The Albert Hall is usually shut. It’s been in a state of uncertainty for a number of years with the downstairs now and then used as a bar and the chapel upstairs in semi-disrepair, although it’s soon to reopen as a music hall. Repurposed by MIF as a pop-up performance space, this meant that Ms. Peake had an amazing place to orate from, emerging (it seemed out of nowhere) onto the candle-lit vestry where at moments she shook with a nervous adrenaline brought on most surely by the power of the words she was to share. Her tone and manner were those of an imploring, fiery and impassioned prophetess conjuring a vision for all who would listen. For a fleeting moment I wondered if her delivery was a little over the top. She quickly disabused me of that notion, or maybe she just made me forget. Like a muse summoned by Shelley himself she urged and implored us, still at first and then (in the poem’s final and longest movement) with outstretched hands. We (or at least the English) must stand fast against oppression; rise like lions after slumber against the ghastly and bloody pretenses of the corrupt authorities who hide from us their true nature.
As she came off stage to walk ghost-like through the crowd, at least half of the audience were left wondering how it could all have gone by so quickly. Ninety-one stanzas in barely over fifteen minutes! Leigh Hunt did not choose to publish this poem until after Shelley’s death, saying that he felt “the public were not yet sufficiently discerning to do justice to the sincerity and kind-heartedness of the spirit with which this flaming robe of verse is written”. Whether or not that was his real reason I am not qualified to say but it makes me wonder how much more discerning we are these days? Personally speaking, I vaguely remember reading the poem as an undergrad, and probably even saw an original copy at the Keats-Shelley house over in Rome. But if I’m honest, it’s not one that really struck me. During this performance the poem not only came to life, it transcended its source. It almost felt like we were part of some great historical moment. Quite possibly we would be, if only we could be shaken out of our apathy.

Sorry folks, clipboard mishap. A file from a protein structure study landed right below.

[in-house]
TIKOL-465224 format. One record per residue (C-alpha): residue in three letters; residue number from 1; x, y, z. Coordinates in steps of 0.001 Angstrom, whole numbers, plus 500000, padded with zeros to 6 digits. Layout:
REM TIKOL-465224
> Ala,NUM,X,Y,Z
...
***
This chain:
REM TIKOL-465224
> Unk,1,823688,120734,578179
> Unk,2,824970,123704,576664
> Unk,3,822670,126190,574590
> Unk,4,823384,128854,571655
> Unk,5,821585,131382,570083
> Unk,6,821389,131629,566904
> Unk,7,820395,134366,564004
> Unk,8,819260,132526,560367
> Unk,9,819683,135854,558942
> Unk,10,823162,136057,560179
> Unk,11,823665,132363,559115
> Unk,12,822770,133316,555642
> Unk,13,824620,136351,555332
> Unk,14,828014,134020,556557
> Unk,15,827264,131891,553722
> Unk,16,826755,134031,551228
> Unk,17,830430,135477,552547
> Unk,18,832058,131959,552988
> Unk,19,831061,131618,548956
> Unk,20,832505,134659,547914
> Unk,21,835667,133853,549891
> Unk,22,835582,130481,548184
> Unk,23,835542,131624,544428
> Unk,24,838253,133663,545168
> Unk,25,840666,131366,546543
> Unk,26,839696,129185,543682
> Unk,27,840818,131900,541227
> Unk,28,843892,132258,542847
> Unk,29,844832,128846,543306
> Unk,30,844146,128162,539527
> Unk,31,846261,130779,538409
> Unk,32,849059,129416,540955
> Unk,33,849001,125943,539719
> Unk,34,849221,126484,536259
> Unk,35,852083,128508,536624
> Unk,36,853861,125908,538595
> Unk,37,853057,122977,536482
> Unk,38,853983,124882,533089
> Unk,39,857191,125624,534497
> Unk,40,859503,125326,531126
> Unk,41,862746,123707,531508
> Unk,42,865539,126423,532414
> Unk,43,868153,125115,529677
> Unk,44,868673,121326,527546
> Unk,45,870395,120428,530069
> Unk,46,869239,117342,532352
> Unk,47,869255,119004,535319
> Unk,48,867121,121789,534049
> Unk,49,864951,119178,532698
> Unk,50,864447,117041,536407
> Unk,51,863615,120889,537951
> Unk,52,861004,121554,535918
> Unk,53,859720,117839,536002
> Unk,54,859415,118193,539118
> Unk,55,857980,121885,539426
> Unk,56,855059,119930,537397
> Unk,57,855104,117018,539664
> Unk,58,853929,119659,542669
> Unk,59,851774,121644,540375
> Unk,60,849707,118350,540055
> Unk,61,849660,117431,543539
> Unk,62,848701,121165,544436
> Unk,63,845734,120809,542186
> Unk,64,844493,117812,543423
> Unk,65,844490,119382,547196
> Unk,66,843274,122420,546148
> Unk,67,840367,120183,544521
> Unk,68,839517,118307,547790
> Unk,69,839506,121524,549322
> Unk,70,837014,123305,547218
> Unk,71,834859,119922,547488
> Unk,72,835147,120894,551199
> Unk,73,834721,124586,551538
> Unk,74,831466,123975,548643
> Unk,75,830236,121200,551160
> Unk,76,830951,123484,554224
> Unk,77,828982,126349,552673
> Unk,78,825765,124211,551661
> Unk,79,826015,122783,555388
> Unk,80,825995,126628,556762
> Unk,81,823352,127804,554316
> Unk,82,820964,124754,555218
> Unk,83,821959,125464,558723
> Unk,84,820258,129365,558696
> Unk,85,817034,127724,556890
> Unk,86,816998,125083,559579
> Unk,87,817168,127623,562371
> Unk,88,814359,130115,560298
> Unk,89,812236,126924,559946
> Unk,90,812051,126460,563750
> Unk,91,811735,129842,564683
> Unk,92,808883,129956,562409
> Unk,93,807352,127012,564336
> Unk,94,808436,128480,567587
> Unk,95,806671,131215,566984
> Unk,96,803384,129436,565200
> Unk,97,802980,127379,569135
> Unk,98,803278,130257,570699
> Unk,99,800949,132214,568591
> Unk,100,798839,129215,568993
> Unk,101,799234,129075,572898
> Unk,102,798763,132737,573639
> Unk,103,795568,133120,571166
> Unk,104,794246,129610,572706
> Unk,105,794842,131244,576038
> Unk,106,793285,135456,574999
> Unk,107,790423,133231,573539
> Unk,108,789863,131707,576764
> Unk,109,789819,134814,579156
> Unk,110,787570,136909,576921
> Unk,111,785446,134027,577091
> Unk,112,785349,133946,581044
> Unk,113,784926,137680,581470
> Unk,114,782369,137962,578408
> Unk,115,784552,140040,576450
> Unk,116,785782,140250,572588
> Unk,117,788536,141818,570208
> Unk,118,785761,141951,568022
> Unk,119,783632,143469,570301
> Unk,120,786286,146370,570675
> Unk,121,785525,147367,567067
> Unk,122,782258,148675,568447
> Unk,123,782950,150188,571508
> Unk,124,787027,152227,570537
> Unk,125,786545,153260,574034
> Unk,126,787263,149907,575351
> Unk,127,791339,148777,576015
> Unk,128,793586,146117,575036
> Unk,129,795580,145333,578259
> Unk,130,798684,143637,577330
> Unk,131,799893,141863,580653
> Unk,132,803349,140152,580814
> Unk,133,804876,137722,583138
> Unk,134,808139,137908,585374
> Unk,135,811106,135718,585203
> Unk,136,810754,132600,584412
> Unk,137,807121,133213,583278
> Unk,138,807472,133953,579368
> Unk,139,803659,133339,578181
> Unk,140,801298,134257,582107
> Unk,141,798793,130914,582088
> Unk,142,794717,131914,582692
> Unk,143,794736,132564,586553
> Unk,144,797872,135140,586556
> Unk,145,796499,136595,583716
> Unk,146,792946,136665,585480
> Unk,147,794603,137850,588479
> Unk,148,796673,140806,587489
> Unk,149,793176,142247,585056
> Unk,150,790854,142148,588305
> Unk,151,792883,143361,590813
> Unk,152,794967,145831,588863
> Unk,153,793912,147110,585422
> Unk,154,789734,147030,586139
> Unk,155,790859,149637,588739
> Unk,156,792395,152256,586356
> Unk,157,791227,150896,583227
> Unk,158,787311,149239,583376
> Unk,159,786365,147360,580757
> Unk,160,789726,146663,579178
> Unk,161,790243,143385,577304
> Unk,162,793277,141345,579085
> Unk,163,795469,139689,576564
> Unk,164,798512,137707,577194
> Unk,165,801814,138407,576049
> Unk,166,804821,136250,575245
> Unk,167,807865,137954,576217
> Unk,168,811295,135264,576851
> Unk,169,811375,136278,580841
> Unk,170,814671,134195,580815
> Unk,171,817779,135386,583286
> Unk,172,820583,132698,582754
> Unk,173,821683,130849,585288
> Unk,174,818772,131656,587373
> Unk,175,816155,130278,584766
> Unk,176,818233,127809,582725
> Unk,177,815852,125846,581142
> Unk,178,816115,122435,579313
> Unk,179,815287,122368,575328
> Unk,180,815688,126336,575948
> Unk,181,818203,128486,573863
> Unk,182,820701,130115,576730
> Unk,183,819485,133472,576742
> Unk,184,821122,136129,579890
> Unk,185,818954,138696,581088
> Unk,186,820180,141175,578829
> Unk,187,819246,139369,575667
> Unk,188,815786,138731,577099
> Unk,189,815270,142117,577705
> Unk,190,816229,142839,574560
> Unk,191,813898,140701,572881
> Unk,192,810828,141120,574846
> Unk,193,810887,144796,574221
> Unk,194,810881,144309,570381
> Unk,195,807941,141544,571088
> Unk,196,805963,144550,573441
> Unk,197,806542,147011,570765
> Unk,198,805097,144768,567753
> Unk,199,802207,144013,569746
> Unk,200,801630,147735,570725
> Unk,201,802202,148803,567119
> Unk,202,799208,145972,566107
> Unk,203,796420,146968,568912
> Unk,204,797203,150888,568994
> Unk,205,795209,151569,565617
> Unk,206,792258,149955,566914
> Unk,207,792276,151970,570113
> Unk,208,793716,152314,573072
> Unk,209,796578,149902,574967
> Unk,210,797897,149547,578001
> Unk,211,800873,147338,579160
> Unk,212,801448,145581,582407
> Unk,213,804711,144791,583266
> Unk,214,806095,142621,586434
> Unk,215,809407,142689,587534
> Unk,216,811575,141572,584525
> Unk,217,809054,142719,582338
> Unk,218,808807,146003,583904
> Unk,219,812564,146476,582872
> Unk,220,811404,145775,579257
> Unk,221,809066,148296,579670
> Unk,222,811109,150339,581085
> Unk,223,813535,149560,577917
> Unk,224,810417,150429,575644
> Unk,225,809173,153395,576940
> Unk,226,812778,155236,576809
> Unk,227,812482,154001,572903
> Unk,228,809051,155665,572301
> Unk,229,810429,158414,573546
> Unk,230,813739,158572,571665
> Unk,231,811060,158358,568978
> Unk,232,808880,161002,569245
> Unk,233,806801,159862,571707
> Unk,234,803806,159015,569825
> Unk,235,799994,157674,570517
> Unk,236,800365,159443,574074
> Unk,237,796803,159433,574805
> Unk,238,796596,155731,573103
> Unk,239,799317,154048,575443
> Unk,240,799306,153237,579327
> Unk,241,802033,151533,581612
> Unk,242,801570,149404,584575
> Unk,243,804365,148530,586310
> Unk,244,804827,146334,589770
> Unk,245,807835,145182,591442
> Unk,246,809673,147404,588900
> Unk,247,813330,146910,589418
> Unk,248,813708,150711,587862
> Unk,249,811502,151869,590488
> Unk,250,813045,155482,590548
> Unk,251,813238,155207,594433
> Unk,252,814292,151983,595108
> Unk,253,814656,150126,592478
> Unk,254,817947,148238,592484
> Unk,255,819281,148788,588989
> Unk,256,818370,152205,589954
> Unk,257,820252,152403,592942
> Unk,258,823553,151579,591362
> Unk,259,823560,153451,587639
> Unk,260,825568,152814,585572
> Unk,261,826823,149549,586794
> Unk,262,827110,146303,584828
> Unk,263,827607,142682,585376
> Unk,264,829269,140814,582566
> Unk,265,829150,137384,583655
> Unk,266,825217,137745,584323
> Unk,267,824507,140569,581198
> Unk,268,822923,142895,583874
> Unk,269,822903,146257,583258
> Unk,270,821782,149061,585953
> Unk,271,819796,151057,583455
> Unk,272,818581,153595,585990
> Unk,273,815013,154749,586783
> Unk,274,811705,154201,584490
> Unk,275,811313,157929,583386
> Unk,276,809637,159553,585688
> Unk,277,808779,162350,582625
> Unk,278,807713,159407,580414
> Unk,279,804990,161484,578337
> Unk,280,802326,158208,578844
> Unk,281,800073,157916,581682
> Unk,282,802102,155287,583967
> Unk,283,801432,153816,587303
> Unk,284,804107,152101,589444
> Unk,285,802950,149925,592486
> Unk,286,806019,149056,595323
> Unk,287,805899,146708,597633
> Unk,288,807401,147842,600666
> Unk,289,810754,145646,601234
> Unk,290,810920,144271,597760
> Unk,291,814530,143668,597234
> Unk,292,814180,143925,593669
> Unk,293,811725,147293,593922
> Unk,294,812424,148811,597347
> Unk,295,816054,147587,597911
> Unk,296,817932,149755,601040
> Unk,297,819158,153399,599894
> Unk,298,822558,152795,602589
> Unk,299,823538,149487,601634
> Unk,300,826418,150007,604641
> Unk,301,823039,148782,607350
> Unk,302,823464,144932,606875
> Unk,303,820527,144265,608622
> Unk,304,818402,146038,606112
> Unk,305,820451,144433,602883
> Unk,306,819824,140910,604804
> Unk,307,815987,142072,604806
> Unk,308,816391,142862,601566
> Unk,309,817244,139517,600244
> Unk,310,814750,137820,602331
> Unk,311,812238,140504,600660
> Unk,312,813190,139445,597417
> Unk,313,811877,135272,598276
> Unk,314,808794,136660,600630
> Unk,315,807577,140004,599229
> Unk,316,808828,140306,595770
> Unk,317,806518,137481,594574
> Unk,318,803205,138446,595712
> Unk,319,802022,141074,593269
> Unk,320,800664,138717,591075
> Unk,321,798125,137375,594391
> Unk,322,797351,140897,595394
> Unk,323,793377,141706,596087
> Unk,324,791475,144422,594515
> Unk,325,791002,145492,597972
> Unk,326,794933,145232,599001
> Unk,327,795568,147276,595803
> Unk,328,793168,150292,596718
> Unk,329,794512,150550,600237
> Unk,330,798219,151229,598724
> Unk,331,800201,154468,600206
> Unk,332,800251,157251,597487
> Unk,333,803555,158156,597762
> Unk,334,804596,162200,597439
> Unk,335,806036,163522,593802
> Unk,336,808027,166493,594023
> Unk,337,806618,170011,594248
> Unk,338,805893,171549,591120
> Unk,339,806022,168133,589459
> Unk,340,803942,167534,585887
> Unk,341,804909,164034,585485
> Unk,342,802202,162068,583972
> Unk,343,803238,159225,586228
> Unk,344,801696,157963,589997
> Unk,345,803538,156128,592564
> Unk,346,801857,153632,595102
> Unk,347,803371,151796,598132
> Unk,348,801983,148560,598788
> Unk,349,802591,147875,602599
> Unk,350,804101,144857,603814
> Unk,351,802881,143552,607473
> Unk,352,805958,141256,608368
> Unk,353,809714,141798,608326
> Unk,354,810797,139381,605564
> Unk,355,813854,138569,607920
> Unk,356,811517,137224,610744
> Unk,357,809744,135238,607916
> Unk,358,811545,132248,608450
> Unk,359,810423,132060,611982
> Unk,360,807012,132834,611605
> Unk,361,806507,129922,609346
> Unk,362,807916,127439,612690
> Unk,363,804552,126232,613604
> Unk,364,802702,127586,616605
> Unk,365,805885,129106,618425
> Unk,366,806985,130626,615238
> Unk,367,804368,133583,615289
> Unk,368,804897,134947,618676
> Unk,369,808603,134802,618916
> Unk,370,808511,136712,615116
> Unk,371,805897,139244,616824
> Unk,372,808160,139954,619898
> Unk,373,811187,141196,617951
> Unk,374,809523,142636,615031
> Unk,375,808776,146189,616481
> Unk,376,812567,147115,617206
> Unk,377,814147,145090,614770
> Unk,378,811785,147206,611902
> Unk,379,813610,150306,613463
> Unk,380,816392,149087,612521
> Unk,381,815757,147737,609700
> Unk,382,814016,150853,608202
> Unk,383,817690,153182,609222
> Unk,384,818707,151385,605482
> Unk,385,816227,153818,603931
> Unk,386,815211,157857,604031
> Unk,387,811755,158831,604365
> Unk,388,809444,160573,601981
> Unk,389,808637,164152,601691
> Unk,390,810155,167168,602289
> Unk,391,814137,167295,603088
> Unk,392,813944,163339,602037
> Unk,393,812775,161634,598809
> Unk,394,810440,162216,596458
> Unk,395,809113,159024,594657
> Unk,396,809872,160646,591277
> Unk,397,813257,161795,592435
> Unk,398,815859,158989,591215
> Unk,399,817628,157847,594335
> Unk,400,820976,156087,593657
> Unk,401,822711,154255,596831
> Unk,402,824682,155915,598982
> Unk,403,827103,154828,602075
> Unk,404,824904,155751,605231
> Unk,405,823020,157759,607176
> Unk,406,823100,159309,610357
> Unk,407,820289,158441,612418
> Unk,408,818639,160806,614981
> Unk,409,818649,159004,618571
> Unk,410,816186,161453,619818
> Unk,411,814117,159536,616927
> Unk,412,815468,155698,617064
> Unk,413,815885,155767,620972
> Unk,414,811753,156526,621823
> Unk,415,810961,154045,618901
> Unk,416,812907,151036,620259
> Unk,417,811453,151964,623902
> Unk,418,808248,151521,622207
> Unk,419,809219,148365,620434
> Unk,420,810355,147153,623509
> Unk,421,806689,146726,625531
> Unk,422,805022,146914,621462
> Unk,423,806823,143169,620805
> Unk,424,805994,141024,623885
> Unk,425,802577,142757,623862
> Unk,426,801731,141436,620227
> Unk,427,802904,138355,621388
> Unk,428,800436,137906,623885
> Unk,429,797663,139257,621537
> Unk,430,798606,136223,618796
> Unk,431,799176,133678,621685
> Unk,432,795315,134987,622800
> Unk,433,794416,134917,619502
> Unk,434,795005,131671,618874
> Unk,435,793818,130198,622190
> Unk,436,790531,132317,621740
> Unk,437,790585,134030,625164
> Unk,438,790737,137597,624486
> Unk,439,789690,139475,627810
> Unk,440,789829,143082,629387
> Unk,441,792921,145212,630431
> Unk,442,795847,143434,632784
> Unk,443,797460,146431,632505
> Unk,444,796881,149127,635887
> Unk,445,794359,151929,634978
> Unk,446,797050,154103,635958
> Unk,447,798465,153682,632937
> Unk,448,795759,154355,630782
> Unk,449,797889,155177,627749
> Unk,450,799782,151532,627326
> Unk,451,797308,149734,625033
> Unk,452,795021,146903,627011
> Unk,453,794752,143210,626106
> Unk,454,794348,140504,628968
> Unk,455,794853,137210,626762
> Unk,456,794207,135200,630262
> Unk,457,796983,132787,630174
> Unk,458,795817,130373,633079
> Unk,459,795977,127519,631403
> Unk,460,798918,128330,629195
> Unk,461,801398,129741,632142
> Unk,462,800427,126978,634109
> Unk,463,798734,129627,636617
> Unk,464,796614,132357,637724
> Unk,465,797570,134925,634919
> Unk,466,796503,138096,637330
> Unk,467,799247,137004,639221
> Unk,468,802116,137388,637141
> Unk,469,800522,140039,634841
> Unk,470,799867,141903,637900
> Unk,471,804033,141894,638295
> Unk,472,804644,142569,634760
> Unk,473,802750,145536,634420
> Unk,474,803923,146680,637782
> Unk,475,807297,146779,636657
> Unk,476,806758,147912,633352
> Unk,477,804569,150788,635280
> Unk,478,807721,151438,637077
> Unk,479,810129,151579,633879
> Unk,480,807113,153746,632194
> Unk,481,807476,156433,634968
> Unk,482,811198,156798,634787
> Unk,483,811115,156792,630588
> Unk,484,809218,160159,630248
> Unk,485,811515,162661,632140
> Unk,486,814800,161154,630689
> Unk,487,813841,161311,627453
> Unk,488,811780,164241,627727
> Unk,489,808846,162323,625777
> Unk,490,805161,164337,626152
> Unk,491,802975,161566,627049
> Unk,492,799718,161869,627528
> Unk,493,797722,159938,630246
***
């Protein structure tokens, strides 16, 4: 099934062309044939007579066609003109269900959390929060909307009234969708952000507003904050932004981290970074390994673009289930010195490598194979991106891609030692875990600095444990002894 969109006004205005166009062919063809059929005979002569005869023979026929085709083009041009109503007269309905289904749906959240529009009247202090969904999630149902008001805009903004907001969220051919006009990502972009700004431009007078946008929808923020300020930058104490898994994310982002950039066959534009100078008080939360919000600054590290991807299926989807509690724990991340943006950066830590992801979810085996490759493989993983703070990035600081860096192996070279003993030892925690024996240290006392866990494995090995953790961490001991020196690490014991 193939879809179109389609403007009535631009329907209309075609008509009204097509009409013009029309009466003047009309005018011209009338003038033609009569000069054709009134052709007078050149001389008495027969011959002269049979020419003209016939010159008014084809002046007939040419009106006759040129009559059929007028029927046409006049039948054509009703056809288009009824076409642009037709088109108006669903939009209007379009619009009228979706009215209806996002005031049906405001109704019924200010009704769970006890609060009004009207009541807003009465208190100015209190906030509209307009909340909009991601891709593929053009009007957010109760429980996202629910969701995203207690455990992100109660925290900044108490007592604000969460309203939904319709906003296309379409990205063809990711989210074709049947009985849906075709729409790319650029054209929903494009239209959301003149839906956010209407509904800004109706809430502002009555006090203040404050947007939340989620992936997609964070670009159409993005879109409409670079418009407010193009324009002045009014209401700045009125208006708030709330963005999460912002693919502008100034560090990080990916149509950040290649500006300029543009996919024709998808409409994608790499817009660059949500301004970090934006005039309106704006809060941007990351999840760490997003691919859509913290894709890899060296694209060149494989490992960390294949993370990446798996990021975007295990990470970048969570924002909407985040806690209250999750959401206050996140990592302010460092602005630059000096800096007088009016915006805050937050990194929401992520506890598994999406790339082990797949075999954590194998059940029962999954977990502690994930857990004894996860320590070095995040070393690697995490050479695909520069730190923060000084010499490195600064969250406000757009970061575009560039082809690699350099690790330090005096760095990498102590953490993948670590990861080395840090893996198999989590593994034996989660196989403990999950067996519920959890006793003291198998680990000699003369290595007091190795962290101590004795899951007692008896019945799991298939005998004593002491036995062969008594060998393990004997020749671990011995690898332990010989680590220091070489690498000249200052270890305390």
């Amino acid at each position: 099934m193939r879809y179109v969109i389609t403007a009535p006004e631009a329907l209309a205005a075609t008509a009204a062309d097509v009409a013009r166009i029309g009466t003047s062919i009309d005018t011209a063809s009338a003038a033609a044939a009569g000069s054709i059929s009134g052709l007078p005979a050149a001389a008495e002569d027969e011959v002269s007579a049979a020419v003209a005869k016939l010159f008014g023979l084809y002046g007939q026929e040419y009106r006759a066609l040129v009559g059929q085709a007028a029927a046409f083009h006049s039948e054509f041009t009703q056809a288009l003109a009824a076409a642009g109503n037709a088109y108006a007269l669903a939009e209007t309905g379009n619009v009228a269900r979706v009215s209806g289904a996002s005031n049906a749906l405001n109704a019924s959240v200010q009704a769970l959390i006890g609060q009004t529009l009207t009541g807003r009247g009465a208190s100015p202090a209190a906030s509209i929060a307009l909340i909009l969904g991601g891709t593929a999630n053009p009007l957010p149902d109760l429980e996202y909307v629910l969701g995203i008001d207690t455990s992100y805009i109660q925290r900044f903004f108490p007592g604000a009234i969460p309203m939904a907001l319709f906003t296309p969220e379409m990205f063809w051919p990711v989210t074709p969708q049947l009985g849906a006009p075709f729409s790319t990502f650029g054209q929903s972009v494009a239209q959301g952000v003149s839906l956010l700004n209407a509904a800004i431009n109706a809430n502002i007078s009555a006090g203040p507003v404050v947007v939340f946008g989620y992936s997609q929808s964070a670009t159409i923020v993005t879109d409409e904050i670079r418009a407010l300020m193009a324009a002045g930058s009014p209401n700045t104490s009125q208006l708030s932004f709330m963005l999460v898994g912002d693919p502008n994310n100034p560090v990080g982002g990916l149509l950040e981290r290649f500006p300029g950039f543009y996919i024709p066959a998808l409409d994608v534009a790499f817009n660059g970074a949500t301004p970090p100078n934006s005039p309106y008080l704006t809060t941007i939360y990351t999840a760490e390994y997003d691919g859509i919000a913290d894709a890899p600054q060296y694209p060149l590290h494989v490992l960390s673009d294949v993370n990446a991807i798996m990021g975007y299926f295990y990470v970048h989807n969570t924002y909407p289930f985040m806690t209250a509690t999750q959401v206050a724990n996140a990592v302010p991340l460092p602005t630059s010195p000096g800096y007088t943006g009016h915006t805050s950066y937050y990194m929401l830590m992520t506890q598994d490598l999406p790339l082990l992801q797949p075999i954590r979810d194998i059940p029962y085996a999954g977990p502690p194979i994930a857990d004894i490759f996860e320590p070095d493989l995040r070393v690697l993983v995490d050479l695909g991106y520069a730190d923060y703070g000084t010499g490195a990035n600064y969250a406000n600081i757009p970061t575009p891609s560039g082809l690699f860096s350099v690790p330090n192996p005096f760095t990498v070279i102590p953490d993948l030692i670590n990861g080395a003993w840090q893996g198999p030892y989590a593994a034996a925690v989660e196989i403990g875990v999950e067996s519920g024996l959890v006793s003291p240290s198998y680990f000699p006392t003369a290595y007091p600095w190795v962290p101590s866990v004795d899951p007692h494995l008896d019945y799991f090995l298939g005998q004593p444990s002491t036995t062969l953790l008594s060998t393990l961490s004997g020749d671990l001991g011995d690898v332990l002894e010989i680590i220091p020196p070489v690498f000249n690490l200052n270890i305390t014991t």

Fans of Maxine can hear her talking about her part in the Festival here.
“Things” is probably one of the least specific terms you will ever hear in the context of sophisticated cutting-edge computing technologies, which probably makes the concept “Internet of Things” more memorable. Furthermore, it was coined (doubtless during some kind of blue-sky brainstorming session) by a man Wikipedia call “a British technology pioneer”, Birmingham born Kevin Ashton. If you’ve not heard of the Radio-frequency identification (RFID) technology that he helped to standardise and promote, that doesn’t mean it isn’t a part of your everyday environment. In fact, that might just mean it’s on its way to becoming discreetly ubiquitous. If you’ve come across those funny little micro-chipped stickers with the concentric squares when checking your books out of the library – or just used them to accidentally set off security alarms – then you’re using RFID.
As for the Internet of Things, much of which revolves around RFID, it’s pretty “futuristic” and something which I got to learn a lot more about at the PhD Summer School I attended back in August. Yesterday, I submitted a summary of what I learned on the course and (bearing in mind I am no expert) I thought it would be interesting to share with you this section on “The Internet of Things” – not least because it is already on its way and is an excellent demonstration of how technology can both solve and create problems for society in ways that have far-reaching implications.
A computing concept that describes a future where everyday physical objects will be connected to the Internet and will be able to identify themselves to other devices. The term is closely identified with RFID as the method of communication, although it could also include other sensor technologies, other wireless technologies, QR codes, etc.